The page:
Hey there, time traveller!
This article was published 19/9/2020 (317 days ago), so information in it may no longer be current.
So, what are your travel plans for the winter? Still up in the air, so to speak?
Many Canadians are used to getting away for two or three weeks each winter, and many snowbirds spend extended periods of time in warmer climates. This year may be a little different, with bookings instead up significantly on Vancouver Island, the B.C. coast, western ski hills, and other slightly milder locations.
However, I’ve also noticed a lot of people who talked about staying home this winter are starting to change that plan, after the first few chilly September nights. This article will try to bring you up to date on some travel insurance options available to you during the pandemic and, spread awareness of some other current issues and concerns.
As always, I suggest you consult an expert, like an insurance broker specializing in travel, a professional travel agent, and government websites. Every time I talk to one of the experts, I’m reminded of the many things I don’t know, but I will try to share some of those here.
After months of uncertainty, most travel insurance companies are now covering COVID-19 infections and treatment. In fact, Air Canada and WestJet have both recently added COVID-19 insurance coverage with their vacation packages, at no extra cost, on trips up to 21 days.
These packages, like some offered by other insurance companies, have special coverage for additional expenses like quarantine accommodation, hospitalization, ambulance, air evacuation home and return airfare for the travelling companion, if air evac is required.
As always, carefully read the policy contract itself, not just a brochure or website description. I was reminded of this by Lori Yorke, owner of Medi-Quote Insurance Brokers, which specializes in various types of travel insurance. The policy wording is what determines your actual coverage and she has found instances where the marketing descriptions differ from the actual contract.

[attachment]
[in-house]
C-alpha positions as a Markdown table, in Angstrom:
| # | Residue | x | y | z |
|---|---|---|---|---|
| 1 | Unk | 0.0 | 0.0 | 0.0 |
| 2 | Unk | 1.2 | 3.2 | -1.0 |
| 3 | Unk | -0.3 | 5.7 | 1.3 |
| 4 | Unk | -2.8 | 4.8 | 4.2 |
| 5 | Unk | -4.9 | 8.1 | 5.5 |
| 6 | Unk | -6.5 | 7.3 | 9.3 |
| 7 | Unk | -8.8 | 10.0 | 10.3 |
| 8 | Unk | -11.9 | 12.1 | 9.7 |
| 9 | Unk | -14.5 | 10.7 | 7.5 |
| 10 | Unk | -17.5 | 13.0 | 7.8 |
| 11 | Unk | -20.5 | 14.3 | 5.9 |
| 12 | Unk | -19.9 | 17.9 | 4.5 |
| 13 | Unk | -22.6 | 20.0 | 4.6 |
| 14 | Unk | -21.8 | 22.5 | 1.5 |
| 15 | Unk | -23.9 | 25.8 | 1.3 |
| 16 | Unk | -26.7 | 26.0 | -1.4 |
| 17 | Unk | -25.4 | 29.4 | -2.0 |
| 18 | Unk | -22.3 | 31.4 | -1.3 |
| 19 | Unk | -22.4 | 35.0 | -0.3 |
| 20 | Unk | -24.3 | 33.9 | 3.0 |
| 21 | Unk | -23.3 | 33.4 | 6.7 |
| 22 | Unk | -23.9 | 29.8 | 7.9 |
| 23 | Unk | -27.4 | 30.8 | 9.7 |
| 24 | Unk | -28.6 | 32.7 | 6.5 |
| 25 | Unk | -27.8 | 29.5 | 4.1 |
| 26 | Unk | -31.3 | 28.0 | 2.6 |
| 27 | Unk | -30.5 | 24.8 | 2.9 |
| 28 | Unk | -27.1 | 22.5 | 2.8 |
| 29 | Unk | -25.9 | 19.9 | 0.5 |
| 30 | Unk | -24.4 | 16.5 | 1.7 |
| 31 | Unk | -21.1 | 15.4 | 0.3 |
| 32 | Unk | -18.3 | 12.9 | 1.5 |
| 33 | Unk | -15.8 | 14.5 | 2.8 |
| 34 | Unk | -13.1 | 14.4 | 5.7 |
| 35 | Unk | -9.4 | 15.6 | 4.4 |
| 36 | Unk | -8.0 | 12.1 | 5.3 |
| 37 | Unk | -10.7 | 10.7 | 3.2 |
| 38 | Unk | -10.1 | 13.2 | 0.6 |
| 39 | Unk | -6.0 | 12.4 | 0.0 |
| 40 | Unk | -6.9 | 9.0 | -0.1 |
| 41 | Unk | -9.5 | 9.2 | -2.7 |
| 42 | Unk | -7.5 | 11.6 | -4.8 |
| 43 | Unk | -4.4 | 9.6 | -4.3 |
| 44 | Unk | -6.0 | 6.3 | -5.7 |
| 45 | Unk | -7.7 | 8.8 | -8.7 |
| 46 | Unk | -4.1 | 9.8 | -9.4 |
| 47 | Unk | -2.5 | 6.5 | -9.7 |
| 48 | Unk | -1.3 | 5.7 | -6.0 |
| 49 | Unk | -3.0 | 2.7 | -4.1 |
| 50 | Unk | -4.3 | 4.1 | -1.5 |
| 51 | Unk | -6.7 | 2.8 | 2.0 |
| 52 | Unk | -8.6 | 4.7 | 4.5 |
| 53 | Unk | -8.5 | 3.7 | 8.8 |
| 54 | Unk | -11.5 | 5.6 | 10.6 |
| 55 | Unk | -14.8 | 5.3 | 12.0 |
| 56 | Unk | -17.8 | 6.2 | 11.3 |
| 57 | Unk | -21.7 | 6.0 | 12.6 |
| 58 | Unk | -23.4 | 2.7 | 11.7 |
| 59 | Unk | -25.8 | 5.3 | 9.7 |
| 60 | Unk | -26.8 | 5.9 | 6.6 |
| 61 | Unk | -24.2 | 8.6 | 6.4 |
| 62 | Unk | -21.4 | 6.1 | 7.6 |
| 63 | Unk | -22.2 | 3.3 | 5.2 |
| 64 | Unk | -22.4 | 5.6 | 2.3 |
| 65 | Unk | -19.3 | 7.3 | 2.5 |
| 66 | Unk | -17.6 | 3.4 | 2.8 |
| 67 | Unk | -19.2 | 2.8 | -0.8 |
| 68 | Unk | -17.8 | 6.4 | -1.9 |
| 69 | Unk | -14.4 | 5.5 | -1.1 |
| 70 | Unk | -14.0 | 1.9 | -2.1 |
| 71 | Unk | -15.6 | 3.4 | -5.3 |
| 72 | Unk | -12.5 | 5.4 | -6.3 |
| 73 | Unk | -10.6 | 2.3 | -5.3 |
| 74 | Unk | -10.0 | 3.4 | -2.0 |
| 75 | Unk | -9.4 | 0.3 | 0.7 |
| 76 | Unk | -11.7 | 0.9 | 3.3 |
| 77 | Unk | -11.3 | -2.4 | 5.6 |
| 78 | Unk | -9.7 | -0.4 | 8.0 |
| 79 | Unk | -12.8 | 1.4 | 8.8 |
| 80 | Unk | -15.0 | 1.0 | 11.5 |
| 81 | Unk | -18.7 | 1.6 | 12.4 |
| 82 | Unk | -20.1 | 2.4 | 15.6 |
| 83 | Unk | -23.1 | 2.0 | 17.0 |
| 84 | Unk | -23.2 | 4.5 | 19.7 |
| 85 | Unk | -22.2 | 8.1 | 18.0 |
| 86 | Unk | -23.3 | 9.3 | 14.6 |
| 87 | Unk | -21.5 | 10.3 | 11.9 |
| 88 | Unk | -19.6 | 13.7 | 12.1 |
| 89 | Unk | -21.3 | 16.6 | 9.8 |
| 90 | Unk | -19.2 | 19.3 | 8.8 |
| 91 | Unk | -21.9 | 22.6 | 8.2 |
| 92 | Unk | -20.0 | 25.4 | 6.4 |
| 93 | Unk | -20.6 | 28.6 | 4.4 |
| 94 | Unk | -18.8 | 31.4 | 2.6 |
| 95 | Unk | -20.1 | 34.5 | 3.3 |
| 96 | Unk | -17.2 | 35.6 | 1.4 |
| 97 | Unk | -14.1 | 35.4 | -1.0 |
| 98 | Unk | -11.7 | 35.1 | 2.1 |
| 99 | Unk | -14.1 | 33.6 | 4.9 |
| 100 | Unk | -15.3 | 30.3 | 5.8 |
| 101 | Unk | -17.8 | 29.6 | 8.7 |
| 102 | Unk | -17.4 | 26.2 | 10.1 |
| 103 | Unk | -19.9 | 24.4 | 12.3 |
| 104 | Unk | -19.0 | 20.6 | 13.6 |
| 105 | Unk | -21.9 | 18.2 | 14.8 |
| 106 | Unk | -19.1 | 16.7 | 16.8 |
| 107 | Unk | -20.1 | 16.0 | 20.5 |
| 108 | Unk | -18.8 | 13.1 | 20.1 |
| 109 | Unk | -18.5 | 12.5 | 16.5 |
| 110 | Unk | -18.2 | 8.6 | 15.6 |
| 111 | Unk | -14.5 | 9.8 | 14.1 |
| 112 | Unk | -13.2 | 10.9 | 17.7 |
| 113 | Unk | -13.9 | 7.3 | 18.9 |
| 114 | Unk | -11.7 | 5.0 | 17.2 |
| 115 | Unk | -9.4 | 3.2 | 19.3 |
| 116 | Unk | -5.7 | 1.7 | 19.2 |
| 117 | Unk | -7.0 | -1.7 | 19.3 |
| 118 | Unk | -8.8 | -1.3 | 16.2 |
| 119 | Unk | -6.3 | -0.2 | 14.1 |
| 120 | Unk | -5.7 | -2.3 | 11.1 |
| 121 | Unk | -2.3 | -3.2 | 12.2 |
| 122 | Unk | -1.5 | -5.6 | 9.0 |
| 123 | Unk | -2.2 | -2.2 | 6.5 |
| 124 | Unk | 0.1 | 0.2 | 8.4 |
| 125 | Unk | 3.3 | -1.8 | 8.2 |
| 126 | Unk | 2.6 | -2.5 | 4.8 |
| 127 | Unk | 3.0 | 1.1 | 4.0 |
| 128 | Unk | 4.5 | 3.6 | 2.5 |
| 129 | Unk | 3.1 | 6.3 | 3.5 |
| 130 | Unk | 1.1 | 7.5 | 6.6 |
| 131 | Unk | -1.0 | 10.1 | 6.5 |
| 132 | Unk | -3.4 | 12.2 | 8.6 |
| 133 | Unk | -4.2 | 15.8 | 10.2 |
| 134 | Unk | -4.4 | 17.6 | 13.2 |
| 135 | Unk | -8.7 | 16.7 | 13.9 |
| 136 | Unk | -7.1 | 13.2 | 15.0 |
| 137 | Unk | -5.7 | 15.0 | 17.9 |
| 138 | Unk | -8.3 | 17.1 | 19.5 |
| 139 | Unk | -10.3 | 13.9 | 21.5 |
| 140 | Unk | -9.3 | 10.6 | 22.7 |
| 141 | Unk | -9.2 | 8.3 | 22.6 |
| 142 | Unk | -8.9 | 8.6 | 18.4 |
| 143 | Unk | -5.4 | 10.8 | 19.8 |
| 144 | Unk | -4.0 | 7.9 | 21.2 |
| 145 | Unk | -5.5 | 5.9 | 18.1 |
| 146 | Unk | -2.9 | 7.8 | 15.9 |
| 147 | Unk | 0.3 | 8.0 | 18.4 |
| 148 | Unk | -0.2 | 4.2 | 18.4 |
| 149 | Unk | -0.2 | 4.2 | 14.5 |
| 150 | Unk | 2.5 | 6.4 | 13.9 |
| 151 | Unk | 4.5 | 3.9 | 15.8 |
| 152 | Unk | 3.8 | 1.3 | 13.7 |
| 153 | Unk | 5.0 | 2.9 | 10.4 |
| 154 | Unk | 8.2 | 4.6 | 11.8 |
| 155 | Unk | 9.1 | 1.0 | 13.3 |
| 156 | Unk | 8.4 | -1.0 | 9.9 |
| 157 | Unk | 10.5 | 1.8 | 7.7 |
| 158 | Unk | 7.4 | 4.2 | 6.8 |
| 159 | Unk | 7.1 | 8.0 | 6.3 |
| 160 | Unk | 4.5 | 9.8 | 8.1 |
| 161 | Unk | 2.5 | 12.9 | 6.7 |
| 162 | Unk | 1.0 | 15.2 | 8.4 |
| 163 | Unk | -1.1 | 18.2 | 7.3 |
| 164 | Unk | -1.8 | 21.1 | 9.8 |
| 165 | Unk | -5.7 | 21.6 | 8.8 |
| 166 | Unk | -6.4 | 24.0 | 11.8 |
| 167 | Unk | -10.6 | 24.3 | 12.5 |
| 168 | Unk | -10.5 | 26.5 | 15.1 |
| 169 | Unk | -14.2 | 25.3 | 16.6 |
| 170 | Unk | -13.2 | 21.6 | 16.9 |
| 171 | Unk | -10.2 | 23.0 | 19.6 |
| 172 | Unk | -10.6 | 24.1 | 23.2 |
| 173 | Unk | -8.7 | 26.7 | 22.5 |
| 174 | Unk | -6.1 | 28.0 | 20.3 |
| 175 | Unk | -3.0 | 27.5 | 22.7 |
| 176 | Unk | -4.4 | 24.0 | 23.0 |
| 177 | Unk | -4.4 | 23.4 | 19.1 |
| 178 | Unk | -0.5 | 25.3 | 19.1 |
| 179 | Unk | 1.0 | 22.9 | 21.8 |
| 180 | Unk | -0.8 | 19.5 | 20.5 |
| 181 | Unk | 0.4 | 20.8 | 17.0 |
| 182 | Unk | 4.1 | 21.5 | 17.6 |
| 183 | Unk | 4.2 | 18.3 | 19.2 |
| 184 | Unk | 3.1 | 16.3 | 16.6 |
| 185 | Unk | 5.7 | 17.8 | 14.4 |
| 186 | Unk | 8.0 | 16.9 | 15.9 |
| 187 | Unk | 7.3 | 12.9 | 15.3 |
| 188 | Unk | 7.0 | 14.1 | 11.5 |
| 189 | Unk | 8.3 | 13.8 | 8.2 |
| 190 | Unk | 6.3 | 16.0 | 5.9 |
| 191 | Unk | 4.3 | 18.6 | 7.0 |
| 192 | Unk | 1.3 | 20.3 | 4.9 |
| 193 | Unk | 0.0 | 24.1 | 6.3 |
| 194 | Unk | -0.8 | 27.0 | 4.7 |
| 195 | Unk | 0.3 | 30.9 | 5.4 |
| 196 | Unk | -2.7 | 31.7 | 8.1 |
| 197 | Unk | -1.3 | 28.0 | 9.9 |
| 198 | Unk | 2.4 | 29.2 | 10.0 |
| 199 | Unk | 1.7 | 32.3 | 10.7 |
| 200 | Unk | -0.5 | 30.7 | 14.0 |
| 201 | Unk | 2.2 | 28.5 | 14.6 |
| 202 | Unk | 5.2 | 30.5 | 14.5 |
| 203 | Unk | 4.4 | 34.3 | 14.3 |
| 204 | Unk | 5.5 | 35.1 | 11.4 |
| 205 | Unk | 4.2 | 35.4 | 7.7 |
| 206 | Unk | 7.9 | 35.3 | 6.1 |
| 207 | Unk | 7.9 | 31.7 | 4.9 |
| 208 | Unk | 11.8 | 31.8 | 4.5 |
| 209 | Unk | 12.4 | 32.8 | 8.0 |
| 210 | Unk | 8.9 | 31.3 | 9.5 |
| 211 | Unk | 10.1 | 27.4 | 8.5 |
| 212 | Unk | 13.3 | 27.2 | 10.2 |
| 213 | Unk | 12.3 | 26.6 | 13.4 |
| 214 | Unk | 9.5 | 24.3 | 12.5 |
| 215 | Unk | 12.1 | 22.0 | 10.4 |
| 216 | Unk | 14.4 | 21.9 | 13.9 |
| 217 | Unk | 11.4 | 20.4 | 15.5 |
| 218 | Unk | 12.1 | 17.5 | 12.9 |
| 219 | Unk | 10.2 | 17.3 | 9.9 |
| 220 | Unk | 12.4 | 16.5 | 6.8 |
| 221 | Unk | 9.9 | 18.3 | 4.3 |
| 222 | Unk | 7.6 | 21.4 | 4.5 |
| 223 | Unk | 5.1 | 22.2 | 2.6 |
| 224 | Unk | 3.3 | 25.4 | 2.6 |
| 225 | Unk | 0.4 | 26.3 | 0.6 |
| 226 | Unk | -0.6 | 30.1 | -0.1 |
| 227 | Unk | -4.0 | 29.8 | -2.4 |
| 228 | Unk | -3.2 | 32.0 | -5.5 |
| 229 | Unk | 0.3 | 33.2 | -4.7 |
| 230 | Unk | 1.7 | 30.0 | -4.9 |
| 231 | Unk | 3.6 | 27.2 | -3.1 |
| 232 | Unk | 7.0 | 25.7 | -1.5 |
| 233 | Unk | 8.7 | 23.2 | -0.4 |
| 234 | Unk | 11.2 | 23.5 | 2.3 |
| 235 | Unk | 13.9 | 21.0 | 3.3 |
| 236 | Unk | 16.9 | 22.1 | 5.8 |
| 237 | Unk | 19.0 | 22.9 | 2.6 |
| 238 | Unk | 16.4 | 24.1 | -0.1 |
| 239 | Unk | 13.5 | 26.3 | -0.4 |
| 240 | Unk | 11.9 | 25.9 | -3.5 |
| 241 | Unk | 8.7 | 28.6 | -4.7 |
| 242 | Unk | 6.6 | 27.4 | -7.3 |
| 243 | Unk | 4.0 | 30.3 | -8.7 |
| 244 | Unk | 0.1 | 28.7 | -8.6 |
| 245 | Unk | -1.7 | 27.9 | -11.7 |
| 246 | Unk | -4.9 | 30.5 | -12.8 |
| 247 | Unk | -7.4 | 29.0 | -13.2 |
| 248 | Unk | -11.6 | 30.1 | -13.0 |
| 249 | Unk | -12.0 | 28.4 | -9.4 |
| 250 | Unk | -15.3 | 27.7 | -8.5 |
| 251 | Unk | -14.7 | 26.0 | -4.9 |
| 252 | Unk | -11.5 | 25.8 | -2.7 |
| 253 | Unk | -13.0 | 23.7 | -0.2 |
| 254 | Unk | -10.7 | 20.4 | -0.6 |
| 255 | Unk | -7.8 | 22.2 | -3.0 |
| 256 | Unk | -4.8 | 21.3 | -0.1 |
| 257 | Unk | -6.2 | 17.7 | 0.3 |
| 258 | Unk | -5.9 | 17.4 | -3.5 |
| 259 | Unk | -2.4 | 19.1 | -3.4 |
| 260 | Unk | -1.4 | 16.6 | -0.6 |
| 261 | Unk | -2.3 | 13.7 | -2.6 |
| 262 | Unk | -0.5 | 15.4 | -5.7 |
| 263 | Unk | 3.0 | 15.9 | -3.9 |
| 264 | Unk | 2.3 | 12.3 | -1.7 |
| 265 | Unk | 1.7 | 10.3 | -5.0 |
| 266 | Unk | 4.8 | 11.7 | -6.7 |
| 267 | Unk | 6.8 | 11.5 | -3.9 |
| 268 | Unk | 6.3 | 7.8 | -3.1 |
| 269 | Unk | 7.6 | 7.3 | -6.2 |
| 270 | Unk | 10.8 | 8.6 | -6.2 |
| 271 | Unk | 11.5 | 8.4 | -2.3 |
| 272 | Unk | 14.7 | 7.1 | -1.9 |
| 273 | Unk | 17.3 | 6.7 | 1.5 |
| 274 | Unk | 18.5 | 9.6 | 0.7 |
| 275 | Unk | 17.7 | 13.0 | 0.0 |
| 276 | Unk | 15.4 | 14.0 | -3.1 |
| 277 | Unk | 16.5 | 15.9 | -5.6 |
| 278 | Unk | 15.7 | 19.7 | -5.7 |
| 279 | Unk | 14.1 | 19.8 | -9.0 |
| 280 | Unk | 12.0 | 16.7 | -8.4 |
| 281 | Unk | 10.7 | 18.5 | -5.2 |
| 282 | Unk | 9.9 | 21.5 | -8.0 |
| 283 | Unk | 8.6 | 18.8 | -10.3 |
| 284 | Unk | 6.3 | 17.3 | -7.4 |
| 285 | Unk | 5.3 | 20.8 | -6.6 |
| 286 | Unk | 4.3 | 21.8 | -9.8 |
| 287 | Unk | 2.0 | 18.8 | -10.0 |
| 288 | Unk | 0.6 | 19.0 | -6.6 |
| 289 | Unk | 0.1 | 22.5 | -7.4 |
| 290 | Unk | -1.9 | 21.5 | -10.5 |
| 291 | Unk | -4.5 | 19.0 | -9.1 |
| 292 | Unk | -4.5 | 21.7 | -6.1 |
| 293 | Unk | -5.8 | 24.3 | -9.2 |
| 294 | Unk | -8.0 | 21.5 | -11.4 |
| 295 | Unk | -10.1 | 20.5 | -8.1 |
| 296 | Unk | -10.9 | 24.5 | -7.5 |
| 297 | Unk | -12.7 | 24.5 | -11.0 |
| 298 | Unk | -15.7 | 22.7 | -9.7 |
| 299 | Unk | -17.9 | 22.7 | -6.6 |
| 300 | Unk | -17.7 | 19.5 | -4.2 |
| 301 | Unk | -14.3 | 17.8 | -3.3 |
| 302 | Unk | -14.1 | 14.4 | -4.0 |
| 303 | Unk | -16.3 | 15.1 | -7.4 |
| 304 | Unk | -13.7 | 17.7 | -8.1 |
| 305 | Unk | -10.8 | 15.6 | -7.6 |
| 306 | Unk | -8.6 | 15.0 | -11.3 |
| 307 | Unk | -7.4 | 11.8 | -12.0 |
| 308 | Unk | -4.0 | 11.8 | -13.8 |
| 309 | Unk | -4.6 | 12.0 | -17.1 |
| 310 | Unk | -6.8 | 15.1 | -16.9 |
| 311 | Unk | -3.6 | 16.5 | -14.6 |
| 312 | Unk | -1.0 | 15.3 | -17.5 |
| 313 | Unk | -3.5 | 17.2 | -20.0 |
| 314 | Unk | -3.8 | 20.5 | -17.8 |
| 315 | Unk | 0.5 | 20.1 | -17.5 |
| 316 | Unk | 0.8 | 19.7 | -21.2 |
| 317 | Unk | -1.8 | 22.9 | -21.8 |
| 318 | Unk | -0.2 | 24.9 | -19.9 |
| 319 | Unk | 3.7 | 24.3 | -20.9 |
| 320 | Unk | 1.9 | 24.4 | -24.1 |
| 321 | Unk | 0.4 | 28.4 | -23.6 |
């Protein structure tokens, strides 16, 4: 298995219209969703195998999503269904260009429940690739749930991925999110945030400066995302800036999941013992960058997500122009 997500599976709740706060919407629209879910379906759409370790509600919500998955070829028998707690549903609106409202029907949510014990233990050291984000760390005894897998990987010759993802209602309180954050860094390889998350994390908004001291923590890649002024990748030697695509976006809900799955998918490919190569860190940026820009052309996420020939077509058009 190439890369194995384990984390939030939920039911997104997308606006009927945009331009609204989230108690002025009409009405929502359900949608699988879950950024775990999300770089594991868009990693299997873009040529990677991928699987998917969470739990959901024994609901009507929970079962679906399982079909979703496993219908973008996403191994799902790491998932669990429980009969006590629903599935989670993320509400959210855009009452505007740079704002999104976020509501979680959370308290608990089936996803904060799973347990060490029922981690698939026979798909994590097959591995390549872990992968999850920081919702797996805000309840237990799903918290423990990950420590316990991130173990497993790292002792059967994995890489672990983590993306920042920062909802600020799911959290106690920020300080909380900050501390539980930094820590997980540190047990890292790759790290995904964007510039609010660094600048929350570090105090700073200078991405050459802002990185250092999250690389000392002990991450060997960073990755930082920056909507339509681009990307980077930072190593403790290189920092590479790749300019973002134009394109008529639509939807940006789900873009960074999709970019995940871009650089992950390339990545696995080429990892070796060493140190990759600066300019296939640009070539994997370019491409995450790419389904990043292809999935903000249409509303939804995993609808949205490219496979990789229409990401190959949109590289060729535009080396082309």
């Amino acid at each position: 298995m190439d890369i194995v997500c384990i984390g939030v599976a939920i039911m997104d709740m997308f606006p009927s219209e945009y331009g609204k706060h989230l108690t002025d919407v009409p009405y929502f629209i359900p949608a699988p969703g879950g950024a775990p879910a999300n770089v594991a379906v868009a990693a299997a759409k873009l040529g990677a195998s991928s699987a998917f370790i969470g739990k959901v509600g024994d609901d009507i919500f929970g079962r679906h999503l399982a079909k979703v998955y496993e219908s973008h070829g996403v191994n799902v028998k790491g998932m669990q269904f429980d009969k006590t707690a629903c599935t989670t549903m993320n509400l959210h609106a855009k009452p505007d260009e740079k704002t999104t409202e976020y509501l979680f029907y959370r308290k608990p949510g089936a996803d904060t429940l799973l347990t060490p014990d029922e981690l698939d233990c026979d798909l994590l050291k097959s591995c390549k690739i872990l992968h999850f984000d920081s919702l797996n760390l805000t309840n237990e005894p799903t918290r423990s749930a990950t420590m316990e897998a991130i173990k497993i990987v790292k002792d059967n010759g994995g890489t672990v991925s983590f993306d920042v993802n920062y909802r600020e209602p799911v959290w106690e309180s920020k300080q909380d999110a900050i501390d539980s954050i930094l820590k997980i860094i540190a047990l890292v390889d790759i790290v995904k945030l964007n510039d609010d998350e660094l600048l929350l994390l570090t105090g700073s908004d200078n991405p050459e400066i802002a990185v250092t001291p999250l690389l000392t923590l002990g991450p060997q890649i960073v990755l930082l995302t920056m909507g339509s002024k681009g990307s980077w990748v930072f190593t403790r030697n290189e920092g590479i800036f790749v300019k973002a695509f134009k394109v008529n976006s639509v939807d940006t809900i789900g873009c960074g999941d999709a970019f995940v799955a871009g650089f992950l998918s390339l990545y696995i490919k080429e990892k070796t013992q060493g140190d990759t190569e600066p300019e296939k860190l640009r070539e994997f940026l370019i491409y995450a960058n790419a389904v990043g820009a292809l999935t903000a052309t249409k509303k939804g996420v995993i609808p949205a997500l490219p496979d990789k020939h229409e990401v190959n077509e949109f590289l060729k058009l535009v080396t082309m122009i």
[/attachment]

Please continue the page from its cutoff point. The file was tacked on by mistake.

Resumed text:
Snowbird Medipac from the Canadian Snowbird Association recently addressed this head-on with the change to its website, which now says about COVID 19 coverage, "… it’s in our policy."
This advice also applies to your group insurance plans or to any coverage you get by booking with a premium credit card.
Yorke also said companies have recently introduced new features, including reimbursement for rides to testing facilities, grocery delivery costs and even extension of coverage till you can travel again at no cost, for people infected with COVID-19 while travelling.
Clearly, it’s a very different situation than last spring, when the initial travel bans were instituted, and insurance companies told their customers to get home or risk loss of coverage.
Things are not quite back to normal, I’m told, as some companies are restricting insurance purchases to 45 or 60 days prior to travel, for example, instead of six months or more, to make sure they can respond to changing conditions in different countries.
As well, your destination will be more important than ever. I presume you cannot get coverage right now to go to Brazil, for example, but the U.S. is available.
Another thing to be clear about are the airline requirements to allow you to fly, and other countries’ rules to deplane at your destination. Some countries are apparently requiring a negative COVID-19 test or a health certificate, to avoid self-isolation or even to enter the country at all.
Yorke told me a company called Travel Health Now can issue such certificates, after you upload your local COVID-19 test to them and then do an online consultation.
Another tip she provided as an app called Sitata Travel Safe (www.sitata.com), which helps with trip planning and then keeps you up-to-date on the latest health information, required vaccinations, flight disruptions and safety and security issues for your destination. This seems more necessary than ever in 2020.
My best advice is to be careful, both about your insurance coverage and about your health. The best way to avoid any problems is to avoid getting sick, so take all the precautions of which you have been made aware.
Dollars and Sense is meant as an introduction to this topic and should not in any way be construed as a replacement for personalized professional advice.
David Christianson, BA, CFP, R.F.P., TEP, CIM is recipient of the FP Canada™ Fellow (FCFP) Distinction, and repeatedly named a Top 50 Financial Advisor in Canada. He is a Portfolio Manager and Senior Vice President with Christianson Wealth Advisors at National Bank Financial Wealth Management, and author of the book Managing the Bull, A No-Nonsense Guide to Personal Finance.
Personal finance columnist
David has been a practising financial planner and life advisor since 1982, specializing in helping clients identify and reach their most important goals, and then helping them manage all of their financial affairs, including investments.